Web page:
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PICList Thread
'Serializing'
2000\06\09@095346 by Ian Rozowsky

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> Hi Piclisters,
>
> I'd like to know if someone on this list has ever done something with
> serielizeing their productions. I have to give a PIC16F83 a
> serialnumber/unique adress
> at program time. Does anybody know how i can do this?


MPLAB supports  serialization via the SQTP feature. Look under the PROMATE
menu.

Ian Rozowsky
Engineering Manager
Centurion Systems
P.O. Box 506
Cramerview 2060
South Africa
Tel   : +27-11-708-2680
Fax   : +27-11-708-2630
e-mail: spam_OUTrozTakeThisOuTspamcentsys.co.za
web: http://www.centsys.co.za

2000\06\09@110500 by Alan B. Pearce

face picon face
>MPLAB supports  serialization via the SQTP feature.
>Look under the PROMATE menu.

but you cannot get at the data from your program! This always seems to be a major omission
by Mchip.

2000\06\10@051556 by Dr. Imre Bartfai

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Hi,

P16PRO of B. Dobaj also supports serializing IMHO. (Look at
http://www.dontronics.com!)

Regards,
Imre

2000\06\10@112824 by Peter L. Peres

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Hi,

I have done this once. I wrote a small C program that generated a single
line of object code (Intel INHX16, with checksum and all), containing four
retlw-coded 8 bit numbers. The assembly source contained a call/retlw-type
access to a table that was not there (it was #defined out for production,
but filled with a dummy set of four retlw's for development), only its
1st label, at the address where the C program placed the table later.

The C program would take the input INHX16 object, add its line, and output
it. The programmer would then program this and bleep (for the operator to
change chips). The C program also built a list of codes generated (2 files:
one with all the codes generated, one per line, one with 1 code: the last
one). This was run in a batch script under DOS, the targets were PIC 16C54s.
I only had ~50 chips to program but it worked fine.

Note that I did not say that the numbers were in sequence...

hope this helps,

       Peter

2000\06\12@012625 by Ian Rozowsky
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----- Original Message -----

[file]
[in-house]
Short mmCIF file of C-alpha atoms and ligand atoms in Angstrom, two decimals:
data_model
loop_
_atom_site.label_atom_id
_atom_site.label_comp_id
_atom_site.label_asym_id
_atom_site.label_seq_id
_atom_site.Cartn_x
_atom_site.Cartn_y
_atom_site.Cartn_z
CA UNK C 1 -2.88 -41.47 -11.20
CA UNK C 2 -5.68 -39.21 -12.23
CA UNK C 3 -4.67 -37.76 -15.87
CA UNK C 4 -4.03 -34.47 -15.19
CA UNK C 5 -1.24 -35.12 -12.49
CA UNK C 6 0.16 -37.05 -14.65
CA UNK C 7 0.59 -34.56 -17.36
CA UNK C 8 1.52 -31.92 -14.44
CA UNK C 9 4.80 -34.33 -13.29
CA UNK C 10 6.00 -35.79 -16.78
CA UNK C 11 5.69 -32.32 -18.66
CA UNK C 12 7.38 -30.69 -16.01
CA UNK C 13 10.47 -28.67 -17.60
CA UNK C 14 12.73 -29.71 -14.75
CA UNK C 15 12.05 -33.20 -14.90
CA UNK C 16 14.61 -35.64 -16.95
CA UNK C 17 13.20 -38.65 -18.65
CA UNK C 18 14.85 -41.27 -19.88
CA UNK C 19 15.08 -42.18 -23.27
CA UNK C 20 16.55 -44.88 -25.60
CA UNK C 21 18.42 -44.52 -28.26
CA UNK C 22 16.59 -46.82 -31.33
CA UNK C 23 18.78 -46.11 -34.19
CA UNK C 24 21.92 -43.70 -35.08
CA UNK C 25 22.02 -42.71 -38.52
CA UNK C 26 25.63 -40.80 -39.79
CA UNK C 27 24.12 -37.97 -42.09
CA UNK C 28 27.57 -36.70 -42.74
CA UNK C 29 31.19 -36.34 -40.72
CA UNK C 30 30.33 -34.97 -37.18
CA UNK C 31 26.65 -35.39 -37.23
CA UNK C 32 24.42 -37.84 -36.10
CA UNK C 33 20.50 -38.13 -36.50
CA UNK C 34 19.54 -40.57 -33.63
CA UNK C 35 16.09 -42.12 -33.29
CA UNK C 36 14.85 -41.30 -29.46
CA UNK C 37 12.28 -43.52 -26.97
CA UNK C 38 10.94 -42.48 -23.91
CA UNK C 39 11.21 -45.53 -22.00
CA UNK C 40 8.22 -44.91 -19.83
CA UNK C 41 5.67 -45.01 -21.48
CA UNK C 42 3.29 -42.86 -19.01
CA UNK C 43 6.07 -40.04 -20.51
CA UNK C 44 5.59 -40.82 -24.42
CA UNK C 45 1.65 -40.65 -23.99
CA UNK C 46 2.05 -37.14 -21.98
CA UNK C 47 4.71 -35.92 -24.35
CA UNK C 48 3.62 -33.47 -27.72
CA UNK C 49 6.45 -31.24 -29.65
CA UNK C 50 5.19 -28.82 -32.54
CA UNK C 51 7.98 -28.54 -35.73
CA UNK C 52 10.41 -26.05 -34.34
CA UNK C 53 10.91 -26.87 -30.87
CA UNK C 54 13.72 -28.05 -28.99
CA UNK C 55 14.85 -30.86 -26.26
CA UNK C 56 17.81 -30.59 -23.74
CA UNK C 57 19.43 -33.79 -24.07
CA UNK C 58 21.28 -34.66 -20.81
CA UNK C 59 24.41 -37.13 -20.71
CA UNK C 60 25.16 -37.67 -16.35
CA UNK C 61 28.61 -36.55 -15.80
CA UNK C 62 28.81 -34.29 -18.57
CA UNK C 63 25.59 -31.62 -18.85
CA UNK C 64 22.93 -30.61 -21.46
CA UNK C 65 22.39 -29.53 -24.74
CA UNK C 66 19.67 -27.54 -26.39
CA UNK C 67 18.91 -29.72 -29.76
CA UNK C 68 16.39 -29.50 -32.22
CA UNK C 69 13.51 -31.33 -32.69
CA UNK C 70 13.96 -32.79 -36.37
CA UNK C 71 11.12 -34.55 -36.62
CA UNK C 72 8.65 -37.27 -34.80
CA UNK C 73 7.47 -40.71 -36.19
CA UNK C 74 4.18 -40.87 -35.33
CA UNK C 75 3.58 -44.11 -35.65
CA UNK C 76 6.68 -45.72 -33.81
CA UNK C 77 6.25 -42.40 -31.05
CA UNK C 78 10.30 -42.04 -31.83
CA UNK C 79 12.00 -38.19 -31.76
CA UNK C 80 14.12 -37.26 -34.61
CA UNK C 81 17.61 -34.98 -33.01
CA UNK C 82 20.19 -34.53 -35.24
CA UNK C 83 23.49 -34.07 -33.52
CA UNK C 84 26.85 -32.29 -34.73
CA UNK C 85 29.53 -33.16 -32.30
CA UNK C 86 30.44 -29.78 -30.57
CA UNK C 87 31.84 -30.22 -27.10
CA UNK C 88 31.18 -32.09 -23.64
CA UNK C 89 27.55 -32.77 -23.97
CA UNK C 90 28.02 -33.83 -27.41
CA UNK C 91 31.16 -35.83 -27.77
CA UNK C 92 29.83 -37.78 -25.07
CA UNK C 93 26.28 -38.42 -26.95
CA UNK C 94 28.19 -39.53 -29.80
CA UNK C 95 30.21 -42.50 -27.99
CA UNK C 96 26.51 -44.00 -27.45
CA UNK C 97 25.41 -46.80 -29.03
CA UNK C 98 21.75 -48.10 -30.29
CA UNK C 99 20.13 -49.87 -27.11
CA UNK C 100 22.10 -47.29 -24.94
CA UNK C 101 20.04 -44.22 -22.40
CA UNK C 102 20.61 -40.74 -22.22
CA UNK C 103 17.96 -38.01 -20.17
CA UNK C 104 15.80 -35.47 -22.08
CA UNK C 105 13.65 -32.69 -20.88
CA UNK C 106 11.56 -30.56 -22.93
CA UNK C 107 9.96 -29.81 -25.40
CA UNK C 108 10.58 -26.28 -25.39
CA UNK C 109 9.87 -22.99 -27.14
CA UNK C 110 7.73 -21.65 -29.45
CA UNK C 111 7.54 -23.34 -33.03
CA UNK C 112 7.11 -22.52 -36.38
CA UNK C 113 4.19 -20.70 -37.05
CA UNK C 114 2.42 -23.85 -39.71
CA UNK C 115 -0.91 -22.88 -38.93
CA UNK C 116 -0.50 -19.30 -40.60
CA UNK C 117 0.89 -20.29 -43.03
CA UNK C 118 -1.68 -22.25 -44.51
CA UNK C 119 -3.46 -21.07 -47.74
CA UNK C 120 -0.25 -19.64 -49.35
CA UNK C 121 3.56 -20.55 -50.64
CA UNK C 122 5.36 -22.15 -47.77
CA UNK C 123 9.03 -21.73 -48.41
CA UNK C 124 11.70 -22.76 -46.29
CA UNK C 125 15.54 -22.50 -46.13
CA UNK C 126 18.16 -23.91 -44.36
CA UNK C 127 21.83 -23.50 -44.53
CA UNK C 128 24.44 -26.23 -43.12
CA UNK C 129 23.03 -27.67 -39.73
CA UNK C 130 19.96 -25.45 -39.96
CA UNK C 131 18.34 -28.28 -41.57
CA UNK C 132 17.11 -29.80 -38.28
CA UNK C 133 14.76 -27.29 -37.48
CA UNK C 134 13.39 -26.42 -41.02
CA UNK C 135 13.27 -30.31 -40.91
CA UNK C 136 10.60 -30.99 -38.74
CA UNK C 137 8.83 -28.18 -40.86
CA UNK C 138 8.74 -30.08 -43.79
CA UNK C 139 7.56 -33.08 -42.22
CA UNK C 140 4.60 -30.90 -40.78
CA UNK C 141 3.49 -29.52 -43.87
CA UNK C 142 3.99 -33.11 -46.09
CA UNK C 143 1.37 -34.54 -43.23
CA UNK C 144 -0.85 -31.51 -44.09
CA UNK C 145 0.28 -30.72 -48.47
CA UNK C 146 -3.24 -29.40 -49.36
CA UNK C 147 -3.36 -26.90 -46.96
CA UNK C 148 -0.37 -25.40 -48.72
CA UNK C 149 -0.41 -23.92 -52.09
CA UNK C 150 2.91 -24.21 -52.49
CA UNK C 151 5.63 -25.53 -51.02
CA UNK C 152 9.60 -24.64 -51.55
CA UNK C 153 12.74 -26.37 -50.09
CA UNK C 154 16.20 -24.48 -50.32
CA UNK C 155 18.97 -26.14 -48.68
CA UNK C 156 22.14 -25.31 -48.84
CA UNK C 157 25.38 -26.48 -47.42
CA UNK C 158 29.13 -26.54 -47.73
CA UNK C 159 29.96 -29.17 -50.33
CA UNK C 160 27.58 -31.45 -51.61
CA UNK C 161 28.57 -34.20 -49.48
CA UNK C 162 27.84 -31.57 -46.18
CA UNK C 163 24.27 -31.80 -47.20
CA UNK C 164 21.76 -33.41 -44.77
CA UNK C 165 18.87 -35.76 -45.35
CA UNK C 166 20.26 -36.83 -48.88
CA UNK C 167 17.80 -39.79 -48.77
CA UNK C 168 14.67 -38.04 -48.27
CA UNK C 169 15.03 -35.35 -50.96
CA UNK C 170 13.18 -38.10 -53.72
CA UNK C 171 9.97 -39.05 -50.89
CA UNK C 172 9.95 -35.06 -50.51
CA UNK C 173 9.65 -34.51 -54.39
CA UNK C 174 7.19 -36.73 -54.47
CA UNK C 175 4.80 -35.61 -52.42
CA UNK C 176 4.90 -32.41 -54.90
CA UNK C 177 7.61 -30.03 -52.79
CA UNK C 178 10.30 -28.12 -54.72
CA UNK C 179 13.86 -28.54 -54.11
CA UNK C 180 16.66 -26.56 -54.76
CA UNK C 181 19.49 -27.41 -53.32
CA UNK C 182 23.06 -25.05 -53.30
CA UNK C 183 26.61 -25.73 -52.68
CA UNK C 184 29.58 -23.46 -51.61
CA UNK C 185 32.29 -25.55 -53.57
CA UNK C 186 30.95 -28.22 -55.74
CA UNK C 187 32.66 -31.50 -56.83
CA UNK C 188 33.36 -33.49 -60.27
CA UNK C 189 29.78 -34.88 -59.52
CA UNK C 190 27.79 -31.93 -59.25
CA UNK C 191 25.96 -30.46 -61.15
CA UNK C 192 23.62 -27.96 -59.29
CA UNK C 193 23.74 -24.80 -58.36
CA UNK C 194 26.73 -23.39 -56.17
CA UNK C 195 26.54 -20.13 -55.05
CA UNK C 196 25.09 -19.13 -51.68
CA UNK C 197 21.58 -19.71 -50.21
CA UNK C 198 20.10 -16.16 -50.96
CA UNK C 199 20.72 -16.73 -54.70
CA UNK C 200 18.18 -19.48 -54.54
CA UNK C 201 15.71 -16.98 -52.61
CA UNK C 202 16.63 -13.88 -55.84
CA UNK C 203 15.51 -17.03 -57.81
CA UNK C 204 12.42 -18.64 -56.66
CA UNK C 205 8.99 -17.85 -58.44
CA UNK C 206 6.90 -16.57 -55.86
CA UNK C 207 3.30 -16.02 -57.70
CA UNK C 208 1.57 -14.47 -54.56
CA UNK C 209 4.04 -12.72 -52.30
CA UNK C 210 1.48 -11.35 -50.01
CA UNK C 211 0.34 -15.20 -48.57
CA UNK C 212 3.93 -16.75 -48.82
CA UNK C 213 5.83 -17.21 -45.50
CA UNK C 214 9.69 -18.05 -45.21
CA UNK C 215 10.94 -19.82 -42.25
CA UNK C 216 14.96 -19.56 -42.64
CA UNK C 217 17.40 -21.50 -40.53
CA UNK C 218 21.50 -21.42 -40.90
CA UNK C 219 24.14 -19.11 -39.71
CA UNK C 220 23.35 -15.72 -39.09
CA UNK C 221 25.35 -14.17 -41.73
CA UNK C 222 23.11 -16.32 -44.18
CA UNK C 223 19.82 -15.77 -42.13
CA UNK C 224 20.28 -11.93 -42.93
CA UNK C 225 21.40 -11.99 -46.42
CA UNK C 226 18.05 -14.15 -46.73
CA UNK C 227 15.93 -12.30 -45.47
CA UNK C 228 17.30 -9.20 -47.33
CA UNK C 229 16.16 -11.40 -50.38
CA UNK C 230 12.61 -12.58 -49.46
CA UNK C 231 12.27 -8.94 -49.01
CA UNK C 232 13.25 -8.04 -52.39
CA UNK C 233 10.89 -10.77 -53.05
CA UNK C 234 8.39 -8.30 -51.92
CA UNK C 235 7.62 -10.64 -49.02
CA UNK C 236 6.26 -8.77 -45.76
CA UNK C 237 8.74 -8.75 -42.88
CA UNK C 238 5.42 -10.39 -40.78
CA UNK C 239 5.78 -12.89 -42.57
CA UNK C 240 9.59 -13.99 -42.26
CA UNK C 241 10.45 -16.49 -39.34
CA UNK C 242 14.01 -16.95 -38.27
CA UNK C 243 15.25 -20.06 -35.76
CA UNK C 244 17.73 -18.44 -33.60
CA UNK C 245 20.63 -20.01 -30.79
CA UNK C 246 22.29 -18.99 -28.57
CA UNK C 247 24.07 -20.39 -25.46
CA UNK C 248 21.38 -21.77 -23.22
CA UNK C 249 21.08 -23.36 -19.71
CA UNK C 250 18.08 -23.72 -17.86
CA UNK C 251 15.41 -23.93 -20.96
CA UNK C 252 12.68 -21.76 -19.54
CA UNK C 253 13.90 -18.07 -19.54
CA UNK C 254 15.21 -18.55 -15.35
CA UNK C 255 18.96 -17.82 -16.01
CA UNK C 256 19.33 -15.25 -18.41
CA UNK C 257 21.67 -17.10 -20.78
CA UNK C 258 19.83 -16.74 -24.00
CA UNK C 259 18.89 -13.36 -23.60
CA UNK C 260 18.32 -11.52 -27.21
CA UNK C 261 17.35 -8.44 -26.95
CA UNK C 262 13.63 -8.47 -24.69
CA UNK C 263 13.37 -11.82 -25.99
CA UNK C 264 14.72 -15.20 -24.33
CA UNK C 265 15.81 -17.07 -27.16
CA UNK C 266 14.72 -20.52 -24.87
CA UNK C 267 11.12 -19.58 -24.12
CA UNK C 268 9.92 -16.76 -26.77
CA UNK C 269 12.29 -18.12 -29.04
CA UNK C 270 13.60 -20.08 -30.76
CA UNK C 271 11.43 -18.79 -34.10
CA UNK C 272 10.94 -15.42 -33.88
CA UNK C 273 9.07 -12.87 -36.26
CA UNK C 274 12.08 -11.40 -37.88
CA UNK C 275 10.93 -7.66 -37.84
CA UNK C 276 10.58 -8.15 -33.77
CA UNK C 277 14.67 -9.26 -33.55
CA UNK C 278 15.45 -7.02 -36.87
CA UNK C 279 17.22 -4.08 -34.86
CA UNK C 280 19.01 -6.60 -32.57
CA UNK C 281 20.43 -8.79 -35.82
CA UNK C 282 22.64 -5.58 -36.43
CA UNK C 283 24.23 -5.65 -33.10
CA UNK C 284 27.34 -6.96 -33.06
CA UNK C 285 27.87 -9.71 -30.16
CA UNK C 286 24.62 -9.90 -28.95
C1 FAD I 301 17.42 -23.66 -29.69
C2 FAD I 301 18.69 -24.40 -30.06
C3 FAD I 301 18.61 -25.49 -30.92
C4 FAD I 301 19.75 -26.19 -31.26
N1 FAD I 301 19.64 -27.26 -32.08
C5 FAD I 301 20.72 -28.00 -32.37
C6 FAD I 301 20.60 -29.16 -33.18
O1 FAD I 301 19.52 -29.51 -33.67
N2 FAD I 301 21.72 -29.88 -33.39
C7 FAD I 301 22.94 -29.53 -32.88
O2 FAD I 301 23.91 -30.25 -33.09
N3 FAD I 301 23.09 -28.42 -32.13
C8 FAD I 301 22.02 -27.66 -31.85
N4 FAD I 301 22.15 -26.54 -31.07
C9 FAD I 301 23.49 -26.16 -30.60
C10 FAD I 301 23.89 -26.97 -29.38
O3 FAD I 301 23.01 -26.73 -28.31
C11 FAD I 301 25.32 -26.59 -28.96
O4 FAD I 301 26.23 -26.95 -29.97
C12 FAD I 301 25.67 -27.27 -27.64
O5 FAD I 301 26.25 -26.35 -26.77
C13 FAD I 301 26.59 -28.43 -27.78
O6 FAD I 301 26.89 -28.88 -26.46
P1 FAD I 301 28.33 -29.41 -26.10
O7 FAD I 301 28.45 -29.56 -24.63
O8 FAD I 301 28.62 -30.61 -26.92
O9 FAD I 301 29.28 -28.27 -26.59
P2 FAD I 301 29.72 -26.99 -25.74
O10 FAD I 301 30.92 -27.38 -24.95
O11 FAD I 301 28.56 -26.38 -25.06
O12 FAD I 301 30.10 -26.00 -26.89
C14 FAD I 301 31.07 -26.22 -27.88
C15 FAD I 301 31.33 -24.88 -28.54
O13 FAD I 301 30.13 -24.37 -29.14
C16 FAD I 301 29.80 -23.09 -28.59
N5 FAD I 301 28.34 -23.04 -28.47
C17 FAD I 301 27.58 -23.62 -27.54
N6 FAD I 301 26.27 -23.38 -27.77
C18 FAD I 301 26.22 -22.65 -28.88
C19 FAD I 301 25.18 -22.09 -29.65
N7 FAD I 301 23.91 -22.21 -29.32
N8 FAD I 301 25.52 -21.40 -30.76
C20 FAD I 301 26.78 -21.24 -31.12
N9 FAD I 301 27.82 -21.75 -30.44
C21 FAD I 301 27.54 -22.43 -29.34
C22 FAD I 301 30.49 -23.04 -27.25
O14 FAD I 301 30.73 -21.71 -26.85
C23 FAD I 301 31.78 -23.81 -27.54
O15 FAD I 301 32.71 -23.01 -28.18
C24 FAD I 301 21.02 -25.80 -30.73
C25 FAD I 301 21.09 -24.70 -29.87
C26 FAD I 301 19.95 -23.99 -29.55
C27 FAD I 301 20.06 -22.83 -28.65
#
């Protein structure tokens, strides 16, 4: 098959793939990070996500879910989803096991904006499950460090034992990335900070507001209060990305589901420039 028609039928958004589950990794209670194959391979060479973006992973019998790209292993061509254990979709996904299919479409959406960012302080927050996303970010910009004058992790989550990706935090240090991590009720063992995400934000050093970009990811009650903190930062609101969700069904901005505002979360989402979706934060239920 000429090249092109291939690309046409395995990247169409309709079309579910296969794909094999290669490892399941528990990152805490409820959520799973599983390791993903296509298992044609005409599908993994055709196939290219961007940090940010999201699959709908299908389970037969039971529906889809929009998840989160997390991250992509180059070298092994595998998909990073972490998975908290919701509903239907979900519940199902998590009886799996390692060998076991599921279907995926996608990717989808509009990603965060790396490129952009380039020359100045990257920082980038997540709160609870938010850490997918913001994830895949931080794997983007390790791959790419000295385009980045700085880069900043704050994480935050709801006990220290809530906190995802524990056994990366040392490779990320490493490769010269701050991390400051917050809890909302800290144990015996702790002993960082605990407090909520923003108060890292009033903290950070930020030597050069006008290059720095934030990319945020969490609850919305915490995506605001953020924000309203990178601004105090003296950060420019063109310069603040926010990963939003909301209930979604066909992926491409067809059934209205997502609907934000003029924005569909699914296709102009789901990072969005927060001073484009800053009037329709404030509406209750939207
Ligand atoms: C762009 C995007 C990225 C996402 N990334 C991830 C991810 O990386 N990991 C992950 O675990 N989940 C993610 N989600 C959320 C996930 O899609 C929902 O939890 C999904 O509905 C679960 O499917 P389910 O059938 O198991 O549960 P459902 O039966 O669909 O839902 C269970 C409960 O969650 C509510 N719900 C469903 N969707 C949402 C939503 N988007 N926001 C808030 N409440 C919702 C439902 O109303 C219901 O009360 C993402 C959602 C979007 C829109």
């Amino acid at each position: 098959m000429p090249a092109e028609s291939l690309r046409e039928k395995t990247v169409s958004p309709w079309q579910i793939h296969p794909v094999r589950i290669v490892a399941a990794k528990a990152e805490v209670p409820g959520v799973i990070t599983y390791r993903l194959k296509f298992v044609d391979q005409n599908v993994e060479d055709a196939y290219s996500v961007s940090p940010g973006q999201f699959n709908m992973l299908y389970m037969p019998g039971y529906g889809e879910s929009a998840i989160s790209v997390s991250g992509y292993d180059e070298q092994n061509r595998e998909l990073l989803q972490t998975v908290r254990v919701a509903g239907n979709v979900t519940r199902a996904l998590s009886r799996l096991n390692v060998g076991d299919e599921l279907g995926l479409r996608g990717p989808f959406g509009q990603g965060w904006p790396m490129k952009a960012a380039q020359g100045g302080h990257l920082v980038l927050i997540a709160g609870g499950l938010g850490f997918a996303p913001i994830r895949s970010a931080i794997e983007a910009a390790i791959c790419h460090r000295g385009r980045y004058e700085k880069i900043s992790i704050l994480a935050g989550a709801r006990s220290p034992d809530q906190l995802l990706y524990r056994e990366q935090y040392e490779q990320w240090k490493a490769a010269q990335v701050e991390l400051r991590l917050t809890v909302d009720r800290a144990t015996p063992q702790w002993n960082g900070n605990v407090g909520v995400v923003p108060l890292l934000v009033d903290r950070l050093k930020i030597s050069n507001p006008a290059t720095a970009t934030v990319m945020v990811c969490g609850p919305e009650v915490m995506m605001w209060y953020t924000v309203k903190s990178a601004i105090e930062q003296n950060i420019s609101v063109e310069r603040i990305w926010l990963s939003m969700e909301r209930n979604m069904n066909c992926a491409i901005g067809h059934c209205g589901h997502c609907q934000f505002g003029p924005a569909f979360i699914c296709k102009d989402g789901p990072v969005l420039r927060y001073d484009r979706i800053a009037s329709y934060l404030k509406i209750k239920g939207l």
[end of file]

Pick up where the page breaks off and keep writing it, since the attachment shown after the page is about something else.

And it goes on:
From: Alan B. Pearce <.....A.B.PearceKILLspamspam@spam@RL.AC.UK>
To: <PICLISTspamKILLspamMITVMA.MIT.EDU>
Sent: Friday, June 09, 2000 17:04
Subject: Re: Serializing

> >MPLAB supports  serialization via the SQTP feature.
> >Look under the PROMATE menu.
>
> but you cannot get at the data from your program! This always seems to be
a major omission
> by Mchip.

Not true.

It is the DEVICE ID that is not readable by the program. Using the SQTP
file, a serial number is stored IN PROGRAM MEMORY, and is hence available to
the processor at any time.


Ian Rozowsky
Engineering Manager
Centurion Systems
P.O. Box 506
Cramerview 2060
South Africa
Tel   : +27-11-708-2680
Fax   : +27-11-708-2630
e-mail: .....rozKILLspamspam.....centsys.co.za
web: http://www.centsys.co.za

2000\06\12@171148 by Jilles Oldenbeuving

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>I have done this once. I wrote a small C program that generated a single
>line of object code (Intel INHX16, with checksum and all), containing four
>retlw-coded 8 bit numbers. The assembly source contained a call/retlw-type
>access to a table that was not there (it was #defined out for production,
>but filled with a dummy set of four retlw's for development), only its
>1st label, at the address where the C program placed the table later.
>The C program would take the input INHX16 object, add its line, and output
>it. The programmer would then program this and bleep (for the operator to
>change chips). The C program also built a list of codes generated (2 files:
>one with all the codes generated, one per line, one with 1 code: the last
>one). This was run in a batch script under DOS, the targets were PIC
16C54s.
>I only had ~50 chips to program but it worked fine.


Well, i wrote my email just too fast :) I meant that in a project i'm
working i need
to store the serial numbers into flash/eeprom (onchip). You say one could
write a
program that alters the hex file and add's the numbers as reltw's? Hmmm..
could you maybe mail me an example (maybe offlist is appropiate).
I don't have a C compiler. If you could mail me a sample hex file (original)
and
an altered hex file (serialized) and a C snippet i would be very greatfull!

Also thanx to all the others that reacted!


Regards,

Jilles Oldenbeuving
EraseMEjillesspam_OUTspamTakeThisOuTrendo.dekooi.nl

2000\06\13@101007 by Severson, Rob

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Jilles,

If you don't have a c compiler you may wish to download the free early
version of turbo c.

Or, if you want to avoid the repetitive compilation process, I would